Systemic administration of attenuated Salmonella typhimurium in combination with interleukin-21 for cancer therapy

  • Authors:
    • Yuxuan Wang
    • Jianxiang Chen
    • Bo Tang
    • Xiangyu Zhang
    • Zi-Chun Hua
  • View Affiliations

  • Published online on: March 11, 2013     https://doi.org/10.3892/mco.2013.90
  • Pages: 461-465
Metrics: Total Views: 0 (Spandidos Publications: | PMC Statistics: )
Total PDF Downloads: 0 (Spandidos Publications: | PMC Statistics: )


Abstract

Attenuated Salmonella typhimurium (S. typhi­murium) strain VNP20009 has been employed as a powerful anticancer agent due to its selective accumulation in tumors for targeted therapy. S. typhimurium has been demonstrated to constitute a delivery tool carrying antiangiogenic or proapoptotic genes that treat cancer. The hydrodynamic tail vein (HTV) injection of naked plasmid DNA has been developed as an effective gene delivery strategy, which has been successfully used in vivo. The aim of this study was to develop a combination therapy of S. typhimurium VNP20009 and HTV injection of interleukin-21 (IL-21) expression plasmid to evaluate the antitumor potential on an experimental melanoma model. Consistent with previous results, single VNP20009 treatment was demonstrated to possess effective activities to suppress tumor growth and prolong animal survival. Moreover, HTV injection of IL-21 plasmid promoted the antitumor activities of VNP20009. The mice that were administered combined therapy exhibited smaller tumor sizes and longer survival time compared with those administered VNP20009 or IL-21 treatment alone. IL-21 induced more infiltrating natural killer (NK) and T cells to the tumor area. These findings indicated that S. typhimurium in combination with IL-21 promotes antitumor immune responses, suggesting a novel strategy in the treatment of cancer.

Introduction

The existence of hypoxic areas is an important parameter for solid tumors, which is due to the excessive consumption of oxygen for tumor growth (1,2). Previous studies have characterized critical resistant roles of tumor hypoxia for radiation therapy and most anticancer drugs as the shortage of blood vessels (3). Moreover, extensive research has indicated that tumor hypoxia promotes malignant progression and metastasis (4). Therefore, strategies or drugs targeting hypoxia have become promising in the implementation of tumor-specific treatments.

Attenuated Salmonella typhimurium (S. typhimurium) strains accumulate and grow in tumor environments (5). Therefore, the potential of S. typhimurium in tumor-targeting therapy has been evaluated. S. typhimurium was initially used as a single-agent to treat cancer. Results from prostate cancer, breast cancer and hepatocellular carcinoma demonstrated potential anticancer activities of S. typhimurium(6). Moreover, S. typhimurium is increasingly utilized as a vector to deliver antiangiogenic or proapoptotic genes into the hypoxic area of a tumor (7). We recently showed that the facultative anaerobe S. typhimurium strain VNP20009 is able to replicate in hypoxic tumors and function as a potential vector in an established mouse melanoma tumor model (811).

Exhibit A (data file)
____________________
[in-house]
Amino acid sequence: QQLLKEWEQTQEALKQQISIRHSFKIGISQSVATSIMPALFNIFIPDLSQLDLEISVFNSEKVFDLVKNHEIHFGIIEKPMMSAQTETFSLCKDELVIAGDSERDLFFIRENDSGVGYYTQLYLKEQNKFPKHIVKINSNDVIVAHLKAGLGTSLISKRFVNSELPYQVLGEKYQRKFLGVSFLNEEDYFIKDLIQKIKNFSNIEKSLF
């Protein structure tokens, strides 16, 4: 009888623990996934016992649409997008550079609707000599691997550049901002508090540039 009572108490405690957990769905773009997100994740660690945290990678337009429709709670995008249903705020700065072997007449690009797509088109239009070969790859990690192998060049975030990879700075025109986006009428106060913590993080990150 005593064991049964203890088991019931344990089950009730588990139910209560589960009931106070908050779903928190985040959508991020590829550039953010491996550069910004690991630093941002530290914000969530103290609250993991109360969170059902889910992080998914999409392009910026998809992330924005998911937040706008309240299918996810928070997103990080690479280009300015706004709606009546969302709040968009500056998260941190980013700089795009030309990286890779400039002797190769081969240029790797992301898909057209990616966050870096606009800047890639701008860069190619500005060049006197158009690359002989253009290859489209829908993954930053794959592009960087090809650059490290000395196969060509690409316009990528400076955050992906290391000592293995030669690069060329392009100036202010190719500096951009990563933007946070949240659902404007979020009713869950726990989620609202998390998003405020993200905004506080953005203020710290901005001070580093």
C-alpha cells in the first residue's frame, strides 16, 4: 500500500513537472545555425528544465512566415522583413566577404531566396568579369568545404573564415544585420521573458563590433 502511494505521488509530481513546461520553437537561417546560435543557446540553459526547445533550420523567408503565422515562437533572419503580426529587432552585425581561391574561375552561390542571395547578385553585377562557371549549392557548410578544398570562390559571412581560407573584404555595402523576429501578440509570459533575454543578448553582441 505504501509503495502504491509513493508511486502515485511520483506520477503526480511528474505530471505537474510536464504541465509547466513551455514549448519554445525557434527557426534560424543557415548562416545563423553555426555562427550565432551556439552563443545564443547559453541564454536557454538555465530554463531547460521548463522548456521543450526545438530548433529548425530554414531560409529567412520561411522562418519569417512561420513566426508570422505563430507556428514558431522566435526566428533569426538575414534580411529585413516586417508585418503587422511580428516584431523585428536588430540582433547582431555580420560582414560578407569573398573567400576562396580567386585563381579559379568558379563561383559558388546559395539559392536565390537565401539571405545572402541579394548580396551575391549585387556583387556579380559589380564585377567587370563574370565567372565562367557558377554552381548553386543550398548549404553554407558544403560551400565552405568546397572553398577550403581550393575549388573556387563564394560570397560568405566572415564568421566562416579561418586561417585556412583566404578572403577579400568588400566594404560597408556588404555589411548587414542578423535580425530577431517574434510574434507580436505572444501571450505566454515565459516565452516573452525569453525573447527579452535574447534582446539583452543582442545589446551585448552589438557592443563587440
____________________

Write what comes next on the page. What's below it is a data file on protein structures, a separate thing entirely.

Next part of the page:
Cytokines have been shown to have significant effects on tumor development. IL-21, one of newly identified cytokines, belongs to a large family of cytokines identified by their receptors which share a common γ chain (12). IL-21 is produced by activated T and natural killer T (NKT) cells. The major function of IL-21 is to increase the pool of cytotoxic CD8+ T, natural killer (NK) and NKT cells (13). Therefore, it is not unexpected that IL-21 has antitumor activity. IL-21 has been proven to possess anticancer activities in various tumors such as melanoma, colon and pancreatic carcinoma (13). Based on this, IL-21 has been used in phase I clinical trials in advanced-stage melanoma patients (13). Thus, IL-21 is becoming a promising cytokine in antitumor research.

In this study, we applied a novel strategy to treat melanoma with S. typhimurium VNP20009 in combination with IL-21 gene therapy, which was delivered by hydrodynamic tail vein (HTV) injection. The combination increased the inhibitory effects on tumor growth compared with S. typhimurium or IL-21 treatment alone, and improved the survival time of animals. More infiltrating NK and T cells were observed in the tumor area of the mice that were administered VNP20009 in combination with IL-21 compared with S. typhimurium VNP20009 treatment alone. These data suggest a novel strategy that can be employed to treat melanoma in vivo.

Materials and methods

Plasmid construction

The full-length coding sequence of mouse IL-21 was amplified from the mouse T cell cDNA library and inserted into a vector pBLAST42-mcs (Invivogen, Inc., San Diego, CA, USA). The coding sequence and open reading frame of positive clones were confirmed to be correct by DNA sequencing (GenScript Corporation, Nanjing, China).

Animals

Six- to seven-week-old female C57BL/6 mice were purchased from the Model Animal Research Center of Nanjing University (Nanjing, China) and housed in a specific pathogen-free (SPF) animal facility (Gulou Hospital, Nanjing, China) which was environmentally controlled (22°C; with a 12:12 h light/dark cycle; light cycle, 08:00–20:00; dark cycle 20:00-08:00) with ad libitum access to standard laboratory chow and water. The protocols were approved by the local Institution Review Boards and the animal experiments were performed in accordance with the Ethical Guidelines for Animal Use and Care established by the Nanjing University (Nanjing, China).

Cell culture and tumor model

B16F10 melanoma cells were purchased from the American Type Culture Collection (ATCC; Manassas, VA, USA) and cultured in Dulbecco’s modified Eagle’s medium (DMEM; Invitrogen, Carlsbad, CA, USA) with 10% fetal bovine serum (FBS; Invitrogen). C57BL/6 mice were inoculated subcutaneously (s.c.) on the mid-right flank with 5×105 B16F10 cells in 0.1 ml phosphate-buffered saline (PBS). S. typhimurium strain VNP20009 (ATCC) was cultured and prepared as described and then injected intraperitoneally (i.p.) with 0.2 ml PBS containing 1×106 colony-forming units (cfu) bacteria into the tumor-bearing mice 6 days post-inoculation. IL-21 expression or control plasmid was injected through the hydrodynamic tail vein (HTV) twice at 6 and 13 days following inoculation. The tumor volume was measured individually with a caliper and determined by the formula: tumor volume = length × width × width × 0.52.

Transfection and western blot analysis